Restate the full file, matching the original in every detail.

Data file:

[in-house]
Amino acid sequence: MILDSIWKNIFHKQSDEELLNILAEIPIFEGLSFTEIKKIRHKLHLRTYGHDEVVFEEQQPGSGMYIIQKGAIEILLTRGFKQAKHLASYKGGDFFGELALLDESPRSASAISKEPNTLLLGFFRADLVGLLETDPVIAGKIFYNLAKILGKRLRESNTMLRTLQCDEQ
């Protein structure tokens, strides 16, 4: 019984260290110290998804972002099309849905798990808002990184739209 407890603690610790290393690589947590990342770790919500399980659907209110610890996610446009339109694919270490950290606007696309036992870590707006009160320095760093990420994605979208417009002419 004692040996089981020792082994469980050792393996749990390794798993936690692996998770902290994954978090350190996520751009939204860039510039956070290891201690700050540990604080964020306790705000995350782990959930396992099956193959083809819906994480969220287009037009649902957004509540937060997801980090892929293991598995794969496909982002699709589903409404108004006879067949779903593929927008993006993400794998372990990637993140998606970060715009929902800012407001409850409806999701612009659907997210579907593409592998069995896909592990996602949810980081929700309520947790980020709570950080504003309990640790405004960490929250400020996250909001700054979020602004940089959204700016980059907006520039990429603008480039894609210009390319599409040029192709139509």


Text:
[in-house]
Amino acid sequence: MILDSIWKNIFHKQSDEELLNILAEIPIFEGLSFTEIKKIRHKLHLRTYGHDEVVFEEQQPGSGMYIIQKGAIEILLTRGFKQAKHLASYKGGDFFGELALLDESPRSASAISKEPNTLLLGFFRADLVGLLETDPVIAGKIFYNLAKILGKRLRESNTMLRTLQCDEQ
């Protein structure tokens, strides 16, 4: 019984260290110290998804972002099309849905798990808002990184739209 407890603690610790290393690589947590990342770790919500399980659907209110610890996610446009339109694919270490950290606007696309036992870590707006009160320095760093990420994605979208417009002419 004692040996089981020792082994469980050792393996749990390794798993936690692996998770902290994954978090350190996520751009939204860039510039956070290891201690700050540990604080964020306790705000995350782990959930396992099956193959083809819906994480969220287009037009649902957004509540937060997801980090892929293991598995794969496909982002699709589903409404108004006879067949779903593929927008993006993400794998372990990637993140998606970060715009929902800012407001409850409806999701612009659907997210579907593409592998069995896909592990996602949810980081929700309520947790980020709570950080504003309990640790405004960490929250400020996250909001700054979020602004940089959204700016980059907006520039990429603008480039894609210009390319599409040029192709139509």